In a blow to Pakistan, the Financial Action Task Force has placed it on the grey list for failing to curb anti-terror financing despite Islamabad submitting a 26-point action plan and launching a concerted diplomatic effort to avert the decision, officials said today.
The decision was taken late last night at the global financial watchdog Financial Action Task Force’s (FATF) planery session in Paris where Finance Minister Shamshad Akhtar represented Pakistan, according to official sources.
The FATF is an inter-governmental body established in 1989 to combat money laundering, terrorist financing and other related threats to the integrity of the international financial system.
The announcement comes a day after Pakistan submitted a comprehensive 26-point action plan to the FATF to choke the funding of militants groups, including Mumbai attacks mastermind Hafiz Saeed-led JuD and its affiliates, to avoid being blacklisted by it.
The placement on the grey list could hurt Pakistan’s economy as well as its international standing.
Earlier in the day, Akhtar had urged the FATF to remove Pakistan from its grey list.
As the 37-nation FATF plenary began its proceedings on Pakistan’s 26-point action plan spanning over a period of 15 months, the Pakistani delegation apprised the watchdog of steps Islamabad had taken to weed out money laundering and terror financing to avoid the country being placed on the grey list.
Official sources in the Foreign Office, however, it was not a surprise to see Pakistan being placed officially on the grey list.
“It is a political decision and has nothing to do with the performance of Pakistan against terrorism,” they said.
They said that Pakistan will stay on the list for a year or so and will eventually be out of it as has happened in the past.
Pakistan remained on the FATF grey list from 2012 to 2015.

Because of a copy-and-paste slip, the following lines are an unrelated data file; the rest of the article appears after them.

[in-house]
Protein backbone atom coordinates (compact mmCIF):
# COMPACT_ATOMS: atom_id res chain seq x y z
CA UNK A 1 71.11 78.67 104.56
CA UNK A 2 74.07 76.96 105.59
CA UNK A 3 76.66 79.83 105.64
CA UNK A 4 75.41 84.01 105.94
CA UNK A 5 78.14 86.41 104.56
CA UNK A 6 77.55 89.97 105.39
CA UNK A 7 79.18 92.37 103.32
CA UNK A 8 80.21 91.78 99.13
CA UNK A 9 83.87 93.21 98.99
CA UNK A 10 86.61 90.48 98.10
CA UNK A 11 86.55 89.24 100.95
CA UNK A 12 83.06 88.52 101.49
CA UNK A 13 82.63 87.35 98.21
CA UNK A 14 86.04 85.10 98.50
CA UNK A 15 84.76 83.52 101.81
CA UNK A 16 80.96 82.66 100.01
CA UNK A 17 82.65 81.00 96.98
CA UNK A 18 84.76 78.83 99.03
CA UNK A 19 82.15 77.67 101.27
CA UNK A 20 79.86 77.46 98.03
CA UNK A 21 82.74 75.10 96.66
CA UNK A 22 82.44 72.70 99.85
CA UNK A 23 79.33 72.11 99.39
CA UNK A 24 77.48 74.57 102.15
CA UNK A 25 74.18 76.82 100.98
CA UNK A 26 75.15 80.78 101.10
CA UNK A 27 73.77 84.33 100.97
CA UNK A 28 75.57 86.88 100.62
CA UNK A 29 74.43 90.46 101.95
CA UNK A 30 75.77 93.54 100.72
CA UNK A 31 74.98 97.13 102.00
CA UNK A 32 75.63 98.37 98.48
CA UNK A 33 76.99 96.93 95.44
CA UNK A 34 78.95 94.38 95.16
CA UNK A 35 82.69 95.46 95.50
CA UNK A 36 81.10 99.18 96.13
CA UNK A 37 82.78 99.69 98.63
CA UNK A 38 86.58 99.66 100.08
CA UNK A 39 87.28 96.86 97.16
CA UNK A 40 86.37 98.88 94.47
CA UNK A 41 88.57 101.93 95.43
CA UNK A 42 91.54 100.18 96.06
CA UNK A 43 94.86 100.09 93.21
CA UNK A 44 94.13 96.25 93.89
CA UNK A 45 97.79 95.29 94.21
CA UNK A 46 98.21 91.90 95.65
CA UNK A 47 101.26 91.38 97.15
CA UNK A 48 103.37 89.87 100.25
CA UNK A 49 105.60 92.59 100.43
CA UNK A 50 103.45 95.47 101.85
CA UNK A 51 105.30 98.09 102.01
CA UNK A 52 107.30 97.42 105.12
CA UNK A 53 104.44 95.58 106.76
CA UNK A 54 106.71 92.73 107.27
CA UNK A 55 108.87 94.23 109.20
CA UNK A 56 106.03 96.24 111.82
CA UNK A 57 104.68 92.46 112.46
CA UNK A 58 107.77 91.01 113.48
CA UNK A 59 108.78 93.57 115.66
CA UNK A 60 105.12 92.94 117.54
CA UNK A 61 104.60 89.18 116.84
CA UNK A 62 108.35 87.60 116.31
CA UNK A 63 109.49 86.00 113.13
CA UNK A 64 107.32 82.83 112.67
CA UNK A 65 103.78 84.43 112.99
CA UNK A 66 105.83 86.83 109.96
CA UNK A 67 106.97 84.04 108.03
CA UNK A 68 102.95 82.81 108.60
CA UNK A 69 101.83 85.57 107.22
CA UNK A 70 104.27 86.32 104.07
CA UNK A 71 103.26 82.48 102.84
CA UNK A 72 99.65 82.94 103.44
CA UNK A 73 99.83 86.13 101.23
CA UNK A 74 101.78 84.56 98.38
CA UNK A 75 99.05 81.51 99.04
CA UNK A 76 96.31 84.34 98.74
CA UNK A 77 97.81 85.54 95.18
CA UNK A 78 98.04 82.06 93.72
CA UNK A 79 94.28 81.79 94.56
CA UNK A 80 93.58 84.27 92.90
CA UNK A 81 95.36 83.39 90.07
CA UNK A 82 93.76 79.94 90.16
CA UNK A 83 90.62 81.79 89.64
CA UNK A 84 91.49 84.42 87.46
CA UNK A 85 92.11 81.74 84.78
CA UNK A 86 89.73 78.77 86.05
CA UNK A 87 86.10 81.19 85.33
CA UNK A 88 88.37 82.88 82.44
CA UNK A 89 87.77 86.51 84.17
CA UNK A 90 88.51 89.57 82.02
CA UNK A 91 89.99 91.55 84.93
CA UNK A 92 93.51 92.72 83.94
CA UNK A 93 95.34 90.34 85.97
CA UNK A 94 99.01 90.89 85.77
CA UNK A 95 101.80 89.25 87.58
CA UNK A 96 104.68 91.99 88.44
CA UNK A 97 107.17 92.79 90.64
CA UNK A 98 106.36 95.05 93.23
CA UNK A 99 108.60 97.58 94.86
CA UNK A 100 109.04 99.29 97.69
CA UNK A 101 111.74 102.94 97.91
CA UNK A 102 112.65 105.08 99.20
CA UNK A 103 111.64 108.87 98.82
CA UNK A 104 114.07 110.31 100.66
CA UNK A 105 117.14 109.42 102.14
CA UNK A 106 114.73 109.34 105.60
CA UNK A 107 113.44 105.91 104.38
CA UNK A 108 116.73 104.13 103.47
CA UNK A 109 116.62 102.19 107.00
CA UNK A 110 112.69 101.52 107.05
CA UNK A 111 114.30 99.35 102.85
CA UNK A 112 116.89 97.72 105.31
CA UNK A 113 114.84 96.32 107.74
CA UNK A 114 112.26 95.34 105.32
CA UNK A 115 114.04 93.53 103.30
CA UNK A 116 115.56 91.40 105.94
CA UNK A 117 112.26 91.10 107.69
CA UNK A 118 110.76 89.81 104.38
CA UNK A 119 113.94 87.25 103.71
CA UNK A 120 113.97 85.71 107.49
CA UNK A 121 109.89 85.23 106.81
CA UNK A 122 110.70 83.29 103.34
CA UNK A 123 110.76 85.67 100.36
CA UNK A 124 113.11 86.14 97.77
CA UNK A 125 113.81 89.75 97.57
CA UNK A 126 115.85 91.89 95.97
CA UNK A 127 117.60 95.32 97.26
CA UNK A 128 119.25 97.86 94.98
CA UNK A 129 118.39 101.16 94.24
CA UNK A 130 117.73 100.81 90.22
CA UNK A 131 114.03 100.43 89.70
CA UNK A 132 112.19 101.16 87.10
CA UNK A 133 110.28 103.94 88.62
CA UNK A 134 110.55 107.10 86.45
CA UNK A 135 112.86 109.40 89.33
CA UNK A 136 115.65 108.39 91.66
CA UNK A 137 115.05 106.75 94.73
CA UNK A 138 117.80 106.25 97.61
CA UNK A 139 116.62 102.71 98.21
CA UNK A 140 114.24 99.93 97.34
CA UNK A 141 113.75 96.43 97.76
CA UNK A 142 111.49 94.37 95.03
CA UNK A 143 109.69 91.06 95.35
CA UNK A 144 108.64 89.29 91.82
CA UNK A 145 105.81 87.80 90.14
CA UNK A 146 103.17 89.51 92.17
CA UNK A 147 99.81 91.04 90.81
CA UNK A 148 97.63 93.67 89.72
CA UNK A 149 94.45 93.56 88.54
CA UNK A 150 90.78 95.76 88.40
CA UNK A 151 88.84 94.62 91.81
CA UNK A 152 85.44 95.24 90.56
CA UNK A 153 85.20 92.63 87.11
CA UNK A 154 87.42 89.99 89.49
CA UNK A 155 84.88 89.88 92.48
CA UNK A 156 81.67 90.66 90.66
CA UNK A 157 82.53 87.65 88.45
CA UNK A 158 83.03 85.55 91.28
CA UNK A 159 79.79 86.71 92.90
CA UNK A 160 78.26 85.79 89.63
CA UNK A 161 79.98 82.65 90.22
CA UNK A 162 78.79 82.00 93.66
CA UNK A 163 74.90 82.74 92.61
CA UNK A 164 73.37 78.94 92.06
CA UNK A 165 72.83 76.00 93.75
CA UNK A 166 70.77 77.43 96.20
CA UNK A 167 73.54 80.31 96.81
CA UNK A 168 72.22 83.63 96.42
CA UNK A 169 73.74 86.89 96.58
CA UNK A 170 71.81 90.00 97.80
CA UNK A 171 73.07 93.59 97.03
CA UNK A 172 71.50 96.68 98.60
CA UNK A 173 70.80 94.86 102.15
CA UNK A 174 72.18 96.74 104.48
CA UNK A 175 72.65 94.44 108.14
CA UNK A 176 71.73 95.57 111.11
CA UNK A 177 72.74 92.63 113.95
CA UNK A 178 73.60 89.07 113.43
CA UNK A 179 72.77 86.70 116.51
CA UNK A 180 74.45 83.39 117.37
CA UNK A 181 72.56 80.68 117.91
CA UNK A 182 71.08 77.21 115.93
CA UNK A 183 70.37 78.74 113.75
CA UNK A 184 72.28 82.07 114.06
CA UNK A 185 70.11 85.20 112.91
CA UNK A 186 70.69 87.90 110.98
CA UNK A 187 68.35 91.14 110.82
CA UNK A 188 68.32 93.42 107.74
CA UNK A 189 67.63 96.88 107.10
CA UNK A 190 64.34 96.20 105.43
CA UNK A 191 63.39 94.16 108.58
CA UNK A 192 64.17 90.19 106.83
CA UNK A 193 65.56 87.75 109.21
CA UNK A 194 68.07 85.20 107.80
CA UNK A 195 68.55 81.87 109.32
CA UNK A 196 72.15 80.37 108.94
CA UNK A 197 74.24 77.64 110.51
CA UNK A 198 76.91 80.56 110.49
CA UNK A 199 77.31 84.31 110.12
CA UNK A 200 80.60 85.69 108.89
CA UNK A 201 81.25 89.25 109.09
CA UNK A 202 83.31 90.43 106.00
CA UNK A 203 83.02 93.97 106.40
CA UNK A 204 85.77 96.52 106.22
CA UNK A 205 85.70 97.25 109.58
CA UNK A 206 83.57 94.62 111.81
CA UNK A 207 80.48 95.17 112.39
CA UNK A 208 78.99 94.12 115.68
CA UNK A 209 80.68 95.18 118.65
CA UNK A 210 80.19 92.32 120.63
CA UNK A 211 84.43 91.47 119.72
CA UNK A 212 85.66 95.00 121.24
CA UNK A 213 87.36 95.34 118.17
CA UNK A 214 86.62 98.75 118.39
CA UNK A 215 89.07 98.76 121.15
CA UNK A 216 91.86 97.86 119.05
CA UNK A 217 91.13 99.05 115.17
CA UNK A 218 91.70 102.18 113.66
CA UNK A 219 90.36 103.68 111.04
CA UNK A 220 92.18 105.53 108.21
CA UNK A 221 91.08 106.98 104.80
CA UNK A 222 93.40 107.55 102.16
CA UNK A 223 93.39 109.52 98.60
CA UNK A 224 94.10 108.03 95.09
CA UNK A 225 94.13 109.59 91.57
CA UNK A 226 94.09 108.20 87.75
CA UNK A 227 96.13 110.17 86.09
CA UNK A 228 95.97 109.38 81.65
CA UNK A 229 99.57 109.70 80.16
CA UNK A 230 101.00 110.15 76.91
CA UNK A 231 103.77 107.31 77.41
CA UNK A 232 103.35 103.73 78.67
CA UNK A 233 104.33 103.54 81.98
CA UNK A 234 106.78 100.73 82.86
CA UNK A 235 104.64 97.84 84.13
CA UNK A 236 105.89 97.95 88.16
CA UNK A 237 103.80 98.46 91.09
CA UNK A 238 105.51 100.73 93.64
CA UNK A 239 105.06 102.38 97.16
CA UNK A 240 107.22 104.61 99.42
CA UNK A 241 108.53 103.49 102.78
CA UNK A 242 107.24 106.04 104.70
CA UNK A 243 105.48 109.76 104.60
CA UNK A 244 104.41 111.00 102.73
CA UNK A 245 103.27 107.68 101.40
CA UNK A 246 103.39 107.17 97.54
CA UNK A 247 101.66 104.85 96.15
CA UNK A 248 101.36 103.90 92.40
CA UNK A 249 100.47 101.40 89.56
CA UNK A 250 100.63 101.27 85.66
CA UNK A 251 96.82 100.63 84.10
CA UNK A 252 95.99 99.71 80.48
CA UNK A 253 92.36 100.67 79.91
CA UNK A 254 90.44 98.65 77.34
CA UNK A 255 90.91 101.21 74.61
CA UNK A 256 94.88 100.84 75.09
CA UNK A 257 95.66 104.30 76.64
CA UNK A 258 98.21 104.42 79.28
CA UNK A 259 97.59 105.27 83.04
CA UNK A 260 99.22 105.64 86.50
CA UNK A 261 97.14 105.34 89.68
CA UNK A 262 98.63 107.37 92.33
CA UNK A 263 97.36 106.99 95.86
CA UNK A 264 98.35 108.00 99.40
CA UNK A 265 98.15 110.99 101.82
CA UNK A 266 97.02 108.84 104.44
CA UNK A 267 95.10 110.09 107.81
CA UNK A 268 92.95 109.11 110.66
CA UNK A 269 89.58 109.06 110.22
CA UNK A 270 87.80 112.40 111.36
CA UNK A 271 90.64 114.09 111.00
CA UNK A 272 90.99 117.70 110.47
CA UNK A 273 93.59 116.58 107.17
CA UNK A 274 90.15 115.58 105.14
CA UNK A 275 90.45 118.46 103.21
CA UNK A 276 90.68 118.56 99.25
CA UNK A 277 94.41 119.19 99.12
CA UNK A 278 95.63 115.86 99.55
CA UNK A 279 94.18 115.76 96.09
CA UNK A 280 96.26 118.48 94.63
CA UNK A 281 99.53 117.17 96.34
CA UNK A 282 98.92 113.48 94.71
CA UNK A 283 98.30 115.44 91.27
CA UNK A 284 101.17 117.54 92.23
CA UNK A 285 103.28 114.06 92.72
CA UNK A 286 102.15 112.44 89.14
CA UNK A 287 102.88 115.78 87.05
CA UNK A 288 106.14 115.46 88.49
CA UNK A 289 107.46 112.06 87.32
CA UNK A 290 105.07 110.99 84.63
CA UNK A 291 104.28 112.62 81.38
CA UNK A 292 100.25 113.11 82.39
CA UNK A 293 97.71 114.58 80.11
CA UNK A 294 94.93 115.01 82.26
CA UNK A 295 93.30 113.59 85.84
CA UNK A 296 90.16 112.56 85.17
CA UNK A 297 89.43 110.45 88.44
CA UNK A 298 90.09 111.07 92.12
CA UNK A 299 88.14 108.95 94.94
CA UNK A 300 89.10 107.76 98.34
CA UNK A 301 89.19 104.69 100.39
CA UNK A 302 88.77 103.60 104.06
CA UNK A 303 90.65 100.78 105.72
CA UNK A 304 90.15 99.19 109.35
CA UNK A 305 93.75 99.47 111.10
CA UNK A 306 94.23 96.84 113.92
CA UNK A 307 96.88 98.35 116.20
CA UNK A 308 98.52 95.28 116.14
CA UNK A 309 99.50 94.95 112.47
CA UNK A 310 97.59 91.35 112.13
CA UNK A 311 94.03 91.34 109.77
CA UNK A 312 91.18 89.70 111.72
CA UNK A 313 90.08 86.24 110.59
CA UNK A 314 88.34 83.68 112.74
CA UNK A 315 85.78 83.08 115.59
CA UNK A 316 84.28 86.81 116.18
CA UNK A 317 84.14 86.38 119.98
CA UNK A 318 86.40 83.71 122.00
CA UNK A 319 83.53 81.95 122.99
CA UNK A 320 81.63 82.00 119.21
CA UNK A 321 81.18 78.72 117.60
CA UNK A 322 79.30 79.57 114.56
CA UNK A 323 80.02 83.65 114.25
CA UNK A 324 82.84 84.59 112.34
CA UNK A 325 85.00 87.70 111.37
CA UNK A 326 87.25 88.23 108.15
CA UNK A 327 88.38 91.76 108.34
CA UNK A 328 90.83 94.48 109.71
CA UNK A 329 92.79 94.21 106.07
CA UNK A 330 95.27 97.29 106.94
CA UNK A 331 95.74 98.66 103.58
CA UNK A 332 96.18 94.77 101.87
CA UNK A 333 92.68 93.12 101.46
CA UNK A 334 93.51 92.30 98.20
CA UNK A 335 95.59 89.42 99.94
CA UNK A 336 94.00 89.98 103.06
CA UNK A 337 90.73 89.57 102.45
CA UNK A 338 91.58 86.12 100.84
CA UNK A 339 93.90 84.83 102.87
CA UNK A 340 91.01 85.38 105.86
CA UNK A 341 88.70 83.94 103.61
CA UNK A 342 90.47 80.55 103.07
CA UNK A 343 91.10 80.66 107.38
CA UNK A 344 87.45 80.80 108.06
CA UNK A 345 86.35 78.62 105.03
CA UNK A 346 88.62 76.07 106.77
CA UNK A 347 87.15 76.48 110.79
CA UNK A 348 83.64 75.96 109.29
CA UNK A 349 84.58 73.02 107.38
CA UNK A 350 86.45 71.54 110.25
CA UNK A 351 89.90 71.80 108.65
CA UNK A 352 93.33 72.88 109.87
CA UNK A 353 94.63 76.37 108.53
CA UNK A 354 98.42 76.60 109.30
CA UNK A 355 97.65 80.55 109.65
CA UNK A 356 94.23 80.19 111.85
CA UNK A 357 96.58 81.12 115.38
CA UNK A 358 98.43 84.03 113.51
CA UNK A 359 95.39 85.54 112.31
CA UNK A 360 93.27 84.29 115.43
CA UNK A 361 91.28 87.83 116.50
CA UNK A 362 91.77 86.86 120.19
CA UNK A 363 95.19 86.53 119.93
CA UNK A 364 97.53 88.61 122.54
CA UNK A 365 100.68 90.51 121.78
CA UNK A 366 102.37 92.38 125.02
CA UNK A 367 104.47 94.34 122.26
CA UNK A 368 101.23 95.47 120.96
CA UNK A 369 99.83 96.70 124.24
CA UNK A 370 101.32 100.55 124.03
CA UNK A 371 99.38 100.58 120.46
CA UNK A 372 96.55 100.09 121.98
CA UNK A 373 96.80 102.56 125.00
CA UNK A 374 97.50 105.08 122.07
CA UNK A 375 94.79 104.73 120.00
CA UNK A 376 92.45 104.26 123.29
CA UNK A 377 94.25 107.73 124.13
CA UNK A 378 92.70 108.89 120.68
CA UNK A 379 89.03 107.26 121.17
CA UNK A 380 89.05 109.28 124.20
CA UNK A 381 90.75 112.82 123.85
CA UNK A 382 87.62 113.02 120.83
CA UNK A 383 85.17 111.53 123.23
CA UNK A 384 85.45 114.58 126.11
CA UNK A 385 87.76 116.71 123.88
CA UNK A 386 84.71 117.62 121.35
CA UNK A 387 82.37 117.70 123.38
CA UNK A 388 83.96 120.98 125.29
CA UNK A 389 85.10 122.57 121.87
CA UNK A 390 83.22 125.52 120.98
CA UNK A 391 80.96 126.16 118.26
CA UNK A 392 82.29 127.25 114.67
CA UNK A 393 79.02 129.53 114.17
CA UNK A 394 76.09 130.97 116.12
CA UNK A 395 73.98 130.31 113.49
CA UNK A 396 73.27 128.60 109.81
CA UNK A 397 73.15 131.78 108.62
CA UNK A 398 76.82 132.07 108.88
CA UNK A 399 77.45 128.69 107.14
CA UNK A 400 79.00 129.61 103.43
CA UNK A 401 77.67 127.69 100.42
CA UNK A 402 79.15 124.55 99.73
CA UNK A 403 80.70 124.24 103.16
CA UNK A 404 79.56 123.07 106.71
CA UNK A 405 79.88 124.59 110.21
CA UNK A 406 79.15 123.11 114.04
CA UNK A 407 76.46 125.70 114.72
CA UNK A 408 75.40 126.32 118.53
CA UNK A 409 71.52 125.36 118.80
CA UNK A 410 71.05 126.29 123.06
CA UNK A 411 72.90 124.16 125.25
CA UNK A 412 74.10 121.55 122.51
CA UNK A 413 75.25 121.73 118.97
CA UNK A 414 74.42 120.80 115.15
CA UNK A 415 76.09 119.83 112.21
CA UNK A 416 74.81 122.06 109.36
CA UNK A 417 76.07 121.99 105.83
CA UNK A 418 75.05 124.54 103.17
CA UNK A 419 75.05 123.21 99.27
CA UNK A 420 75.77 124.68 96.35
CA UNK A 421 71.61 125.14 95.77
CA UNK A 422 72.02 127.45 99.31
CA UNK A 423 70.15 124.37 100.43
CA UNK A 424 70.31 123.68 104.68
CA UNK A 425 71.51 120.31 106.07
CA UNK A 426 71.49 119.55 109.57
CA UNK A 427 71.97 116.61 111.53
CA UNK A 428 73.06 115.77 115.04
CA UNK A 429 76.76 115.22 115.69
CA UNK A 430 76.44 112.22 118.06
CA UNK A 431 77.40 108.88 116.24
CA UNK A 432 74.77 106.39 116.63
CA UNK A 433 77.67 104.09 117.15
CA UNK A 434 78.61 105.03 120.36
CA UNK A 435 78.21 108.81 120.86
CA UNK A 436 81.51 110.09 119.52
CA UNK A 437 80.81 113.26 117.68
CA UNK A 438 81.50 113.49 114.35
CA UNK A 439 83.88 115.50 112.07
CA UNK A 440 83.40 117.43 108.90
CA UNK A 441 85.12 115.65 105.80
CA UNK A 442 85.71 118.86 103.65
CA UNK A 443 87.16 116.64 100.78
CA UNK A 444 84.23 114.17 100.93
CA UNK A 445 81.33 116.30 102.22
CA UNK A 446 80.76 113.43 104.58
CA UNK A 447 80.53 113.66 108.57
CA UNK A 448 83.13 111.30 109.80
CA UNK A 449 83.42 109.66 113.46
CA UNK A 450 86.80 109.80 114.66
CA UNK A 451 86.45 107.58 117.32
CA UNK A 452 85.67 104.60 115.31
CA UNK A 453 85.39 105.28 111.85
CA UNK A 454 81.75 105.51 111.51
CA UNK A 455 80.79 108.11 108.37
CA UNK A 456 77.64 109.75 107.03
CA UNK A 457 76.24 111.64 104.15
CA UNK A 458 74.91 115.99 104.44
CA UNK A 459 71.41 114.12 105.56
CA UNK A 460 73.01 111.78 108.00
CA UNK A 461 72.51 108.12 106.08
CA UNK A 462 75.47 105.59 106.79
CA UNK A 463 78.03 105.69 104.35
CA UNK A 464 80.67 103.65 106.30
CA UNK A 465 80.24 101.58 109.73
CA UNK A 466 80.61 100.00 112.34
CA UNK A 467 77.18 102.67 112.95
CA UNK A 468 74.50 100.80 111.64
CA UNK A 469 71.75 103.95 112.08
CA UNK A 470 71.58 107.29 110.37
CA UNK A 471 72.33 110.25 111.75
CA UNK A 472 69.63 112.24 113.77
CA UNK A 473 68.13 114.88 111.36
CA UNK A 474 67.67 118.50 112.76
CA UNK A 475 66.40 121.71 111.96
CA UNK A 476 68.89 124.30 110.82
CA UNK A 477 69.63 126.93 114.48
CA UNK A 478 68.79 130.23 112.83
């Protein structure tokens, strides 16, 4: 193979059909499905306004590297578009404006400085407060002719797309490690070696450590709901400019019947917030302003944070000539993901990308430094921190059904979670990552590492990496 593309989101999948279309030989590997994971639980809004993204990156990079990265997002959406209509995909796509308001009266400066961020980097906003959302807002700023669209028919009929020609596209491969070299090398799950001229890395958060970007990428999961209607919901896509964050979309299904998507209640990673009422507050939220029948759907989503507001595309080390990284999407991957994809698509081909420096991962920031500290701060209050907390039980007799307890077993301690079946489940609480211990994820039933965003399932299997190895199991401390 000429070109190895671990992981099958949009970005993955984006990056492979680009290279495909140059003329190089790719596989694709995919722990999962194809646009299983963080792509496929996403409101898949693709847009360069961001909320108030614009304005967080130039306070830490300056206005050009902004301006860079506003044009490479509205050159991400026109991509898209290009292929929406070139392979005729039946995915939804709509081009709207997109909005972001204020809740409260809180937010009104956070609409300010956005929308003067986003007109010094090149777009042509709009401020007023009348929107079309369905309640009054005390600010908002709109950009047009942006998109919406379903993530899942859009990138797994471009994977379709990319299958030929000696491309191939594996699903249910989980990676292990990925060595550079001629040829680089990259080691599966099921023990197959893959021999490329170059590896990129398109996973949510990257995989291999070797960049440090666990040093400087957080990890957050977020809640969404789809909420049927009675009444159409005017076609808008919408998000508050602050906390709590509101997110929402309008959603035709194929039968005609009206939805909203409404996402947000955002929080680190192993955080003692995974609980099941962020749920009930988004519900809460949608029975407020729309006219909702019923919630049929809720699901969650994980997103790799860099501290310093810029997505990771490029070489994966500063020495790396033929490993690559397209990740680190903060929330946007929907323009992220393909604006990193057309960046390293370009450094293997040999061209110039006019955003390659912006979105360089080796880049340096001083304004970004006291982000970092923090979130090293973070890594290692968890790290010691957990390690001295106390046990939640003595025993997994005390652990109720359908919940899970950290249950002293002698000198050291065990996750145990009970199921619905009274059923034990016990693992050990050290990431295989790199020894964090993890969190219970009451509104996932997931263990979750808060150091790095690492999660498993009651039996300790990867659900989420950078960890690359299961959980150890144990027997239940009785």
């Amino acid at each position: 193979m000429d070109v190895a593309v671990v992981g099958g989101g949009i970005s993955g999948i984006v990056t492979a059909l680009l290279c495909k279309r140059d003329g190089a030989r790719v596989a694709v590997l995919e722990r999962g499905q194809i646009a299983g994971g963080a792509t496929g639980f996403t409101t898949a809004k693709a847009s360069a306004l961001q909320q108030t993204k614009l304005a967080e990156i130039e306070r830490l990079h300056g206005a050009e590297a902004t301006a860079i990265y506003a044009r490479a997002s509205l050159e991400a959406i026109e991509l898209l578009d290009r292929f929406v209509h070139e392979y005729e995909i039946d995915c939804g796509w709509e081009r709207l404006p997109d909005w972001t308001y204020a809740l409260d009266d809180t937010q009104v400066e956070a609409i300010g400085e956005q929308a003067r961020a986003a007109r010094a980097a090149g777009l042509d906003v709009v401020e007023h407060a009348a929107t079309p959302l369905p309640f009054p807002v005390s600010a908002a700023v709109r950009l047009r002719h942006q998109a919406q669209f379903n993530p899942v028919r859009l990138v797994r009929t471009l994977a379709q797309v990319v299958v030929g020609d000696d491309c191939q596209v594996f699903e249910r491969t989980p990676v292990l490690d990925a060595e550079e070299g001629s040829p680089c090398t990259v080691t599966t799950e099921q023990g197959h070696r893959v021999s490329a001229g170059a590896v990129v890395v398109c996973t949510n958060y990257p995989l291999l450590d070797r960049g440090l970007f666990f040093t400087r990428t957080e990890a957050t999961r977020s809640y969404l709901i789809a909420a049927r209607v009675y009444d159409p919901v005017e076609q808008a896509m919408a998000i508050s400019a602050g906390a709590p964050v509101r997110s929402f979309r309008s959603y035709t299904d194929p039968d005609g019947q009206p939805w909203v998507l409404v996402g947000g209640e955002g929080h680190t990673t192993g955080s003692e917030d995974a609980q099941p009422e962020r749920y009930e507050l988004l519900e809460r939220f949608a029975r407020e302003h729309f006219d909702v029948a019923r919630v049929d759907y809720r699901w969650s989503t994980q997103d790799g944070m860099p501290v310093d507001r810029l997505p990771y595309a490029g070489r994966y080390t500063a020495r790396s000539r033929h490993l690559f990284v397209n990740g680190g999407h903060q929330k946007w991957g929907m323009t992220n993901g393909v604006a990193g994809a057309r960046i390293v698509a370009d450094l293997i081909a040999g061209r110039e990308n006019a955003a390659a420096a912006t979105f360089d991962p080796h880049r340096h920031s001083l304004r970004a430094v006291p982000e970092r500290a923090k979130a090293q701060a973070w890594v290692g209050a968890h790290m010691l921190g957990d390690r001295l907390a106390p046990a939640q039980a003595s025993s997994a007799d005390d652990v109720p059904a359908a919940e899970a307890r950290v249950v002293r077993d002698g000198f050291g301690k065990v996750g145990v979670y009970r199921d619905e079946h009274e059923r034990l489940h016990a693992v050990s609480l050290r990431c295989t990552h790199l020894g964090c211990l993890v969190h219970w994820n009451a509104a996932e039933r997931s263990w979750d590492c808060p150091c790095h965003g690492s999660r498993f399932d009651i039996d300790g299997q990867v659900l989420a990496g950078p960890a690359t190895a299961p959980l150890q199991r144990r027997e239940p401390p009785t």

The process began in February 2018 when FATF approved the nomination of Pakistan for monitoring under its International Cooperation Review Group (ICRG) commonly known as grey List.
Pakistan was asked to prepare a plan to address international body’s concerns and get its approval or it could risk being moved to the black list.
It presented a 26-point plan of action to the FATF planery with the commitment to implement it over a period of 15 months to address the concerns of the global community.
The endorsement of the plan means that FATF formally placed Pakistan on the list. In case it had rejected the plan, Pakistan would have been on FATF’s Public Statement, also called as the black list.
On June 20, the Securities and Exchange Commission of Pakistan issued Anti Money Laundering and Countering Financing of Terrorism Regulations 2018, in compliance with FATF recommendations.
On June 8, the National Security Committee (NSC) reaffirmed its commitment to cooperate with the FATF.
By January next year, Pakistan will publish updated lists of persons and entities proscribed under the Anti-Terrorism Act and the UN-designated entities.